Birth Control Pills
Birth control pills are also known as:
- The Pill
- Oral contraceptive pill (OCP)
- Oral contraceptives (OC)
Make an appointment to get birth control pills, or for help choosing the best birth control for you.
The Pill in detail
- How it works
- Benefits and side-effects
- How to get birth control pills
- Using birth control pills
How the birth control pill works
Most birth control pills are a dose of hormones (estrogen and progestin) that a female takes once a day to prevent pregnancy. The birth control pill is about 99% effective at preventing pregnancy when used perfectly. It is one of the most popular and effective methods of birth control.
The combined birth control pill works primarily by preventing the ovaries from releasing an egg each month (ovulation). It also thickens the cervical mucus, which acts as a barrier and helps to immobilize sperm. And lastly, it thins out the lining of the uterus (endometrium), which makes it difficult for a fertilized egg to implant itself into the wall of the uterus.
The progestin only pill (aka minipill/progestin only pill/POP) primarily prevents pregnancy by thickening the cervical mucus and thinning the lining of the uterus. It only prevents ovulation (release of an egg) in about 40% of cycles.
Neither type of birth control pill offers any protection against sexually transmitted infections.
Birth control pill side-effects and dis-advantages
Possible side-effects are usually minor
For most users, the pill is safe, effective and convenient. Some users may experience minor side effects such as midcycle bleeding (spotting), nausea, water retention, breast tenderness or mood changes when starting the pill. These side-effects should disappear within the first 3 months. A user may also notice a change in vaginal discharge (part of how pill reduces the risk of pregnancy).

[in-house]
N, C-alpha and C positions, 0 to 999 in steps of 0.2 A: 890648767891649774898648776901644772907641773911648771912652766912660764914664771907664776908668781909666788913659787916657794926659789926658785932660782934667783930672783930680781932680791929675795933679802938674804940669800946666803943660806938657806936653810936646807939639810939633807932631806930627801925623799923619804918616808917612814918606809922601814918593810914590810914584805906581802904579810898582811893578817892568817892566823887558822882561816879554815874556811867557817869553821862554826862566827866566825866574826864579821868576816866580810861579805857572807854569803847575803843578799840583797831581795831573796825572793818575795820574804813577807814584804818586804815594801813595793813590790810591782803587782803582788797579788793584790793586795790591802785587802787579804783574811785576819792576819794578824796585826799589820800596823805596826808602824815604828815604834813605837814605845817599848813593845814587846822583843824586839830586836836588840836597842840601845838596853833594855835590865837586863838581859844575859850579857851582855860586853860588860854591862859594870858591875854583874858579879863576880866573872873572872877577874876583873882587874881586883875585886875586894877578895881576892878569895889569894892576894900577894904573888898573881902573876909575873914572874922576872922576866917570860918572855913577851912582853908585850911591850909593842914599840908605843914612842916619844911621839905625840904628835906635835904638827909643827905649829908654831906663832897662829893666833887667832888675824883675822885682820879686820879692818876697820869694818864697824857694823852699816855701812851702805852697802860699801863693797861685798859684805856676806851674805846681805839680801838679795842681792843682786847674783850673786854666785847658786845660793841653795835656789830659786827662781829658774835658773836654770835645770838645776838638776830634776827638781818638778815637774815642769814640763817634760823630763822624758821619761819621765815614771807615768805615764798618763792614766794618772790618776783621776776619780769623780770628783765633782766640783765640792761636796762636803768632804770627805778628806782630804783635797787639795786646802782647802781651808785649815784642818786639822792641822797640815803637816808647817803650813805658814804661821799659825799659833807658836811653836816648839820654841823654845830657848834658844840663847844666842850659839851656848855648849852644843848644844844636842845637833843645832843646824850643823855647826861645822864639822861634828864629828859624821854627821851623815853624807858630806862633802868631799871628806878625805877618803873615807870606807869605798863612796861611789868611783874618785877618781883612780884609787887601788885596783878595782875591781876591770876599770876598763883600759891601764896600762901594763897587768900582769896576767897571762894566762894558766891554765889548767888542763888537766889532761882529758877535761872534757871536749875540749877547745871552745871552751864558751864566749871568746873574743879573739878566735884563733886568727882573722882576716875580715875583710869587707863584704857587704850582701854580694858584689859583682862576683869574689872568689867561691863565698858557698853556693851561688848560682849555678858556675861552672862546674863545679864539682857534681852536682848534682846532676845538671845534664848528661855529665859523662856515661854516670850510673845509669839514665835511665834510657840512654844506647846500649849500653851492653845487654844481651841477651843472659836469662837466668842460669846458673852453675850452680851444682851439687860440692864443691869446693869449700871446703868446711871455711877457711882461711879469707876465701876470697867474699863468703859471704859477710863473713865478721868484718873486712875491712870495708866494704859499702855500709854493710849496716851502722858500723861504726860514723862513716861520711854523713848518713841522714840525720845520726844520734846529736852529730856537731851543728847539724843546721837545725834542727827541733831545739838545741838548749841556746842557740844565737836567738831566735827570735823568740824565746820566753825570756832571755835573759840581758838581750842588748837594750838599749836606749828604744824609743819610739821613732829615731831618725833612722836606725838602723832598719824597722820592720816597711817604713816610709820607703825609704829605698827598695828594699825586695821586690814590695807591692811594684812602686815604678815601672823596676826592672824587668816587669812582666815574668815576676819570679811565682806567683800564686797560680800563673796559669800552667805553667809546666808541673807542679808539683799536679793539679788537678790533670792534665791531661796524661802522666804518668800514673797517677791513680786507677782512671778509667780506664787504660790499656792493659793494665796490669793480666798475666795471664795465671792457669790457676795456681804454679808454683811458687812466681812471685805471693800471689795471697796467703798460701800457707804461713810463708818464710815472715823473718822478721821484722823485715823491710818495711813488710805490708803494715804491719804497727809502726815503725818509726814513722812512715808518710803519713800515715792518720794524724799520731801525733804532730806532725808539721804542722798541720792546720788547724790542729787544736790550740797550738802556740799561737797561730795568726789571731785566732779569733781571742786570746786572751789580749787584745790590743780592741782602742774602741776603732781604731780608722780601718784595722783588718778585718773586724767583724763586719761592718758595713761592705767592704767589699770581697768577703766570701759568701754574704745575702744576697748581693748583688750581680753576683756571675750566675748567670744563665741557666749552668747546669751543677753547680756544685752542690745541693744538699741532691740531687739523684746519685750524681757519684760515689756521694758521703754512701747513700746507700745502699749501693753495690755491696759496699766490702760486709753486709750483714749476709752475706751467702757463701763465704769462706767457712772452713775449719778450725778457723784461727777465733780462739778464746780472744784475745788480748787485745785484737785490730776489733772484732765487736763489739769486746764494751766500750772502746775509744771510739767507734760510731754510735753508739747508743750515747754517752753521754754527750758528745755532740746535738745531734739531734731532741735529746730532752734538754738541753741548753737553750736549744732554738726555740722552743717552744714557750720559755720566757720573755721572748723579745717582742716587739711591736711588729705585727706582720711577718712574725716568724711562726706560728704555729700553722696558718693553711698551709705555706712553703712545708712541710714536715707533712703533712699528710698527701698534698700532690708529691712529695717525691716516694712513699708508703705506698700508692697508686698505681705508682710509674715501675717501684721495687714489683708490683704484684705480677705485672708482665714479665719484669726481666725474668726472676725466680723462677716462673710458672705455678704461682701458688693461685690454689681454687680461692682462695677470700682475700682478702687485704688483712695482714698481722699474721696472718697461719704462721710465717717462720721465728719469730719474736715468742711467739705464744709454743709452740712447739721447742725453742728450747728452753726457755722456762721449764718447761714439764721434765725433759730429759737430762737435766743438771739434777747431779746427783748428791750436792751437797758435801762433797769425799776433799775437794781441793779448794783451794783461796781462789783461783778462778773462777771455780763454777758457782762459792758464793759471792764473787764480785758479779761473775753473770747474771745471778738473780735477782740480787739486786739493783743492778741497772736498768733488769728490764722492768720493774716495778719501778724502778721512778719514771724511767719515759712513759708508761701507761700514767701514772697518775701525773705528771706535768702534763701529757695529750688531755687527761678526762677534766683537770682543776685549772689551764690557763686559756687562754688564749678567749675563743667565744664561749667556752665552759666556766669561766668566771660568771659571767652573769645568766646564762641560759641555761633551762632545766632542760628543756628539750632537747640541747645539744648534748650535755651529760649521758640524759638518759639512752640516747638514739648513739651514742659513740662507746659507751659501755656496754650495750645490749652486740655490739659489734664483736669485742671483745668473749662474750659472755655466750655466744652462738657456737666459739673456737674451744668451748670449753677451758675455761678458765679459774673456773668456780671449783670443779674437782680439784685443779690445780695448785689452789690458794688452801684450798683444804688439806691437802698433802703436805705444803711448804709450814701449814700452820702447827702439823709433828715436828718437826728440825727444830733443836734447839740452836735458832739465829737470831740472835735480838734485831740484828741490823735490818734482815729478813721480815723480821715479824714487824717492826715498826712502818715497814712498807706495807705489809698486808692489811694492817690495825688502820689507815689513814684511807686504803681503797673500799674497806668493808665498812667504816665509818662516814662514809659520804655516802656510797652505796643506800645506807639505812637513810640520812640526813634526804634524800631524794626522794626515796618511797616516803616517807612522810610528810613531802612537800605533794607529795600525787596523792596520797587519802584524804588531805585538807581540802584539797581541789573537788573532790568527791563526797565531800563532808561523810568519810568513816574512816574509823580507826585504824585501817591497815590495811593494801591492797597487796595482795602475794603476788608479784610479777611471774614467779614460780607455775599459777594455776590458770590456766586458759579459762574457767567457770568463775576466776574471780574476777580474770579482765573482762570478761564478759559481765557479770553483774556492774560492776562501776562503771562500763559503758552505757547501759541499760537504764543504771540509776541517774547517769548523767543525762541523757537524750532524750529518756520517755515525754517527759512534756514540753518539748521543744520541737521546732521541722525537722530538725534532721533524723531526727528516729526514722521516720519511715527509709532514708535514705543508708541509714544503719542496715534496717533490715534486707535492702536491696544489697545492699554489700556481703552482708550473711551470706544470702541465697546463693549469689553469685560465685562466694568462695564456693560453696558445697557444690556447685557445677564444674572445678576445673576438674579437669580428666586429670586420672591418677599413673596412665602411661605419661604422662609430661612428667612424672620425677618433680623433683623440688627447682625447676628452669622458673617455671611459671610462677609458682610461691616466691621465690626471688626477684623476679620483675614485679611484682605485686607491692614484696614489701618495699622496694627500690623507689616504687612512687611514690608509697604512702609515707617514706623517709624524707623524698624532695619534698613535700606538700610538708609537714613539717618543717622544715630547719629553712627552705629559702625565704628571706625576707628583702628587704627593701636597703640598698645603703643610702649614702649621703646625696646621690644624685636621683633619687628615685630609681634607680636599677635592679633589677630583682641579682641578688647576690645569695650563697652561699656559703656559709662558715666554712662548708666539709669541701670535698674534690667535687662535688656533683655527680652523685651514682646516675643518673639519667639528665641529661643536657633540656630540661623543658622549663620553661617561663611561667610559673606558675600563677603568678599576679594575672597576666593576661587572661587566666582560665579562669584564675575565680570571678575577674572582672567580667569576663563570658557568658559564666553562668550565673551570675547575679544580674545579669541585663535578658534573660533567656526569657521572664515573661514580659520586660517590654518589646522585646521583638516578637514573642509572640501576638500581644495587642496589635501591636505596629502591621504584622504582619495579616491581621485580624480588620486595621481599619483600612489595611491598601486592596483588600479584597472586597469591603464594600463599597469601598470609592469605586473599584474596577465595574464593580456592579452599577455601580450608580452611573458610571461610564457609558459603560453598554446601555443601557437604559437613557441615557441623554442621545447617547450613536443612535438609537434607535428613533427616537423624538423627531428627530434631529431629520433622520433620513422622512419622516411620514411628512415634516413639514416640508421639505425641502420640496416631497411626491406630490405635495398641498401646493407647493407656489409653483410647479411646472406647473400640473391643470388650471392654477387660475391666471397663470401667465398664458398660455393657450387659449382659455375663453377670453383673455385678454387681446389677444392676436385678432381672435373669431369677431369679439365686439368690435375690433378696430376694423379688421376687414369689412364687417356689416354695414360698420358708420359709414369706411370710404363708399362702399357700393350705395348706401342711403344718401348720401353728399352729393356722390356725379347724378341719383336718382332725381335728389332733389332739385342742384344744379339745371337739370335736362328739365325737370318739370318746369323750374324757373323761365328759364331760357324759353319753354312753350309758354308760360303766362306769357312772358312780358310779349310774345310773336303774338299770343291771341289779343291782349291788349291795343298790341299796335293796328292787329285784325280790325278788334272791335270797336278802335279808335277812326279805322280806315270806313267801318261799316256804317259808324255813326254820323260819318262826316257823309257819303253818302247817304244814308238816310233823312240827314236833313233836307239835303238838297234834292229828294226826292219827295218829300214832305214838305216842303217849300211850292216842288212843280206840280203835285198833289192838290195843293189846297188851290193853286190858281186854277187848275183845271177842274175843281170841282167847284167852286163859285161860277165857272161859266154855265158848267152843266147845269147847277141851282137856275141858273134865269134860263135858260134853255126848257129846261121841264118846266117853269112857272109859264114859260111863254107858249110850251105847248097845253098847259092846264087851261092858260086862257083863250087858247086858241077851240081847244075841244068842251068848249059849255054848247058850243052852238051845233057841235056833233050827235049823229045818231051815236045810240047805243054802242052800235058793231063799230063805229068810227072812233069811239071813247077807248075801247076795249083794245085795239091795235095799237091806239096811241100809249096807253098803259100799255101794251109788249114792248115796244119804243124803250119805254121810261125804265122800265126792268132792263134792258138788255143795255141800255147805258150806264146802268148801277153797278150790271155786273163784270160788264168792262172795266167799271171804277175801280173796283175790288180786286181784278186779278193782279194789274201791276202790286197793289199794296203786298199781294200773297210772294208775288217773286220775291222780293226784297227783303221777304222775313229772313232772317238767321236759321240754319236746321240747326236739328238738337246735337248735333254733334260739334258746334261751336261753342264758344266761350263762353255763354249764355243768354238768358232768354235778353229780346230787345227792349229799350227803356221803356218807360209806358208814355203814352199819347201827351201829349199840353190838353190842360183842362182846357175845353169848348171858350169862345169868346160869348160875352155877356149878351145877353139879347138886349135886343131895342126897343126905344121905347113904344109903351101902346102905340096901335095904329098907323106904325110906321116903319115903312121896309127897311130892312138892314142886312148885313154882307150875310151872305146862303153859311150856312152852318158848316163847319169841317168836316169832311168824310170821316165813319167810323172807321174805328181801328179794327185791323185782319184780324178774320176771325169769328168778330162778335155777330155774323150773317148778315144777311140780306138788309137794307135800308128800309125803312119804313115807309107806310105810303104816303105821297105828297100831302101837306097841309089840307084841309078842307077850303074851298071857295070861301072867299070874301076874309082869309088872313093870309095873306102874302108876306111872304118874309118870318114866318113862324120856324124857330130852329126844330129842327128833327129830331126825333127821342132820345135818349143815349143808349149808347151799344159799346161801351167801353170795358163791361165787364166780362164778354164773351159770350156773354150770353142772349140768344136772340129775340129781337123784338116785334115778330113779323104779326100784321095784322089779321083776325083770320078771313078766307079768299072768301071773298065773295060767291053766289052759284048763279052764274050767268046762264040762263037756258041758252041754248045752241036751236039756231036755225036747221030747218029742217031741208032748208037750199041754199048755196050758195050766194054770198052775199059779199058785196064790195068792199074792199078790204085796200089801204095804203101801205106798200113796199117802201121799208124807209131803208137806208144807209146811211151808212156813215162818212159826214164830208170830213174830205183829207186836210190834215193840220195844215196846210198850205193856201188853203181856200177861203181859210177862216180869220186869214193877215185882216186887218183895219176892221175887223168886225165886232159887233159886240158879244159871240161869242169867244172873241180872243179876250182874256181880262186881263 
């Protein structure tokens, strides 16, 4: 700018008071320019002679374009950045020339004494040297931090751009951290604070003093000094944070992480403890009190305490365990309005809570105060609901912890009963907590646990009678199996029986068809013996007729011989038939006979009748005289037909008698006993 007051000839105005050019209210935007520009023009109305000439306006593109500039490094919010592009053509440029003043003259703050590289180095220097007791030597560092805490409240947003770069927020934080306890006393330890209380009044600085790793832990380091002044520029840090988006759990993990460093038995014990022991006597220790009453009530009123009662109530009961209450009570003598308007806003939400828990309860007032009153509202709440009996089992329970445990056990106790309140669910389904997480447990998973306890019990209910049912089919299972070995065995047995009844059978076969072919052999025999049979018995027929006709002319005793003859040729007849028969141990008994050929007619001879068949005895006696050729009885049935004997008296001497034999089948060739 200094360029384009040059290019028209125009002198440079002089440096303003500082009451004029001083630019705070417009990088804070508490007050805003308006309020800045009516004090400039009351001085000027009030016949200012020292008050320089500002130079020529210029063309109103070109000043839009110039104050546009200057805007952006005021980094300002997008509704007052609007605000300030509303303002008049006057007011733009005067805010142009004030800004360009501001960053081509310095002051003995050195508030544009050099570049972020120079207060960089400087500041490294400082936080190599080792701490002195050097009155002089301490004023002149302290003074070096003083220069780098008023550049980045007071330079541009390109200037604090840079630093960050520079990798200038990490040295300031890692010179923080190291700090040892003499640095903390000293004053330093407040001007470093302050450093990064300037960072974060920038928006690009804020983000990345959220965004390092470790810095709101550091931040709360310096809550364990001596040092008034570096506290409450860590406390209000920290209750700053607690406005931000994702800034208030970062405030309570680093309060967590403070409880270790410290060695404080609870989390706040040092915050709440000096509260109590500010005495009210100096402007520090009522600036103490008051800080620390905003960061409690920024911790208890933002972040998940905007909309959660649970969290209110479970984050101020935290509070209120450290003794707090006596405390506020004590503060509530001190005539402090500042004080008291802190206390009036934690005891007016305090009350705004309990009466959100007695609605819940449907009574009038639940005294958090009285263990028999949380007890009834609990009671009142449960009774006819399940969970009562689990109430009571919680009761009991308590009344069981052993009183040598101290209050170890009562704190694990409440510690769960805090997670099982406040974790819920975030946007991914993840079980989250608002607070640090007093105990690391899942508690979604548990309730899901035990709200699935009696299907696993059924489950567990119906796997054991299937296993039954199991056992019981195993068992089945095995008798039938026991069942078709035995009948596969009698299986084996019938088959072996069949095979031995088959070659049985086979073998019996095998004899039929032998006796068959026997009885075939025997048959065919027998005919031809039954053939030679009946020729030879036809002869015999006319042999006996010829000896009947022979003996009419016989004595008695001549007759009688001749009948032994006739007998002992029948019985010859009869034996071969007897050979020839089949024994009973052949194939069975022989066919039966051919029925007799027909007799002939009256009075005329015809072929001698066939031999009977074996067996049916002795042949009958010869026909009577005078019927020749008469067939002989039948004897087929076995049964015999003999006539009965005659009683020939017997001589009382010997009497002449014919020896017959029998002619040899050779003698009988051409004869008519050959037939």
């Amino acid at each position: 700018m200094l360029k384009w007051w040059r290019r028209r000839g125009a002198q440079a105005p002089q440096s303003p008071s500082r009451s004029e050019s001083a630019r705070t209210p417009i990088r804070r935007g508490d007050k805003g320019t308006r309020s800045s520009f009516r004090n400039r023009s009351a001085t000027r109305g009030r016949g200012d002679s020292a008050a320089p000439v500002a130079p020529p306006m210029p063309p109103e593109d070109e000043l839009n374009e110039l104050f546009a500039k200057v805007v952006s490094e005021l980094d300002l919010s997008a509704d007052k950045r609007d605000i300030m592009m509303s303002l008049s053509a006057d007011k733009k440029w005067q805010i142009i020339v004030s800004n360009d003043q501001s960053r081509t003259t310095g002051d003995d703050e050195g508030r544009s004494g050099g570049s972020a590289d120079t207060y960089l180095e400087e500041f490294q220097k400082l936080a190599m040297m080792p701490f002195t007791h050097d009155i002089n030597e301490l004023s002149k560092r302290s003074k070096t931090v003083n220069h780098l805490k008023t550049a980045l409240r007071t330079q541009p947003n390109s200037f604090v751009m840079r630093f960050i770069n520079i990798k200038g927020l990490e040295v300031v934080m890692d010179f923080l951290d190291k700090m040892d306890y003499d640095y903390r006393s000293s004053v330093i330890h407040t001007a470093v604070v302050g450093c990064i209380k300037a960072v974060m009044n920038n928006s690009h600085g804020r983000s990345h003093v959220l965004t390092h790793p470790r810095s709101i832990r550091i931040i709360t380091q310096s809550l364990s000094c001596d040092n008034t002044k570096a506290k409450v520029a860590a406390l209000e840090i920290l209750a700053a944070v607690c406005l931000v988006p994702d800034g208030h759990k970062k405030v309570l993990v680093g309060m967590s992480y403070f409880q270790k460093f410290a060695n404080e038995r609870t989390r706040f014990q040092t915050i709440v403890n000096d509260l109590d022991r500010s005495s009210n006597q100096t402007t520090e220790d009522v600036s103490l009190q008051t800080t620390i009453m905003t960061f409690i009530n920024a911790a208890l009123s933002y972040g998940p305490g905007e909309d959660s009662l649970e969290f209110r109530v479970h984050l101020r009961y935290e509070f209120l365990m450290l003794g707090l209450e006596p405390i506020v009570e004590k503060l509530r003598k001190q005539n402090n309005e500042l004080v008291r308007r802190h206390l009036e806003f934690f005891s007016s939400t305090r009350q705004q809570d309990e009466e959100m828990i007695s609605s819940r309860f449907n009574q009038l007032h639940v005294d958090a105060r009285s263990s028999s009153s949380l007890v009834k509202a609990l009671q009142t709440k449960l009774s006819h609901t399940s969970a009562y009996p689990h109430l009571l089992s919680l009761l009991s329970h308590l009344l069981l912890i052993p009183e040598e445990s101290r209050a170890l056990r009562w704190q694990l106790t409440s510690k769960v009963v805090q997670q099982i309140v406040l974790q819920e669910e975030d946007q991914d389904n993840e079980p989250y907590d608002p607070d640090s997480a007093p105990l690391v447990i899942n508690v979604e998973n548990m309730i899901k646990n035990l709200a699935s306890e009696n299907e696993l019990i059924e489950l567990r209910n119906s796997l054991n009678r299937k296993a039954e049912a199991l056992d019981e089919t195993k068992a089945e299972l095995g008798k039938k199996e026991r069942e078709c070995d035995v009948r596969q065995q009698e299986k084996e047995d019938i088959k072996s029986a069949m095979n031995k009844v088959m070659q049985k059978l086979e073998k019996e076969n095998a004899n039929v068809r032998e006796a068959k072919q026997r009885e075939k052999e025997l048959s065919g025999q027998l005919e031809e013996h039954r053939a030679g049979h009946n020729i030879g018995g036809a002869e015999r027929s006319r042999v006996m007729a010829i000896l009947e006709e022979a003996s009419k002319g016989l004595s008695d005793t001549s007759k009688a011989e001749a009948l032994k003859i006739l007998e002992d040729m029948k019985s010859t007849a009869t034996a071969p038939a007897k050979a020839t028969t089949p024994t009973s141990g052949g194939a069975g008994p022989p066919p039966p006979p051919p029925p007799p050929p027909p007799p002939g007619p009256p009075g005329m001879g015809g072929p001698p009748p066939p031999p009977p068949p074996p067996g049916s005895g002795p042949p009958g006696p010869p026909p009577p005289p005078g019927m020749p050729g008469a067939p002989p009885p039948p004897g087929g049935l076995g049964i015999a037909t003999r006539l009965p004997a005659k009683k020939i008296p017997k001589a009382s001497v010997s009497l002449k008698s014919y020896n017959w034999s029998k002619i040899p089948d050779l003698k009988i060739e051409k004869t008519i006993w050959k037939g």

If you have persistent side-effects, your doctor may recommend trying a different brand of pills to reduce them.
There are some rare but serious risks associated with combined hormonal contraception (blood clots, stroke, etc). The risks of using birth control pills are smaller than the health risks associated with pregnancy. See the danger signs below.
However, there are some women who may not be able to use the pill because of their health history (for example, people who have migraines with aura, have high blood pressure or cholesterol, diabetes may need to explore other methods instead).
Benefits of birth control pills
- regulates periods and can be used to control timing and frequency of bleeding
- decreased cramping and blood loss
- reliable (99% effective when taken correctly)
- may be used to treat acne
- reduces risk of ovarian cysts, benign breast disease, endometriosis, ectopic pregnancy, ovarian and endometrial cancers
How to get birth control pills
Make an appointment at any of our clinics to see a doctor about getting a prescription for birth control pills.
Once our doctor has determined you can safely take the pill and written you a prescription, you can buy your pills right here at our clinic! We can also write you an outside prescription if you prefer to purchase them at a pharmacy. We will teach you everything you need to know about the pill and answer any questions you have.
Using birth control pills properly
- It is important to take your pill at the same time everyday, for it to be most effective.
- Be sure to start your new pack immediately after finishing your last, without missing a day, even if you still have bleeding. You will always start your new package on the same day of the week.
If you are new to the pill, the doctor will probably start you on a 28 day package which means you will be taking a pill everyday for 4 weeks. The schedule for taking your pills will depend on which pill you are prescribed. It may be 21/7, 24/4, 24/2/2, or an extended cycle where active pills are taken continuously. Be sure to clarify the correct schedule for your particular pill.
The last week or few days of your package contains placebo pills or sugar pills which are inactive (they contain no hormones). During this placebo time is when you will experience a withdrawal bleed (similar to period bleeding). You are still protected from pregnancy even during this time provided you have taken your pills correctly during the package and begin again on schedule.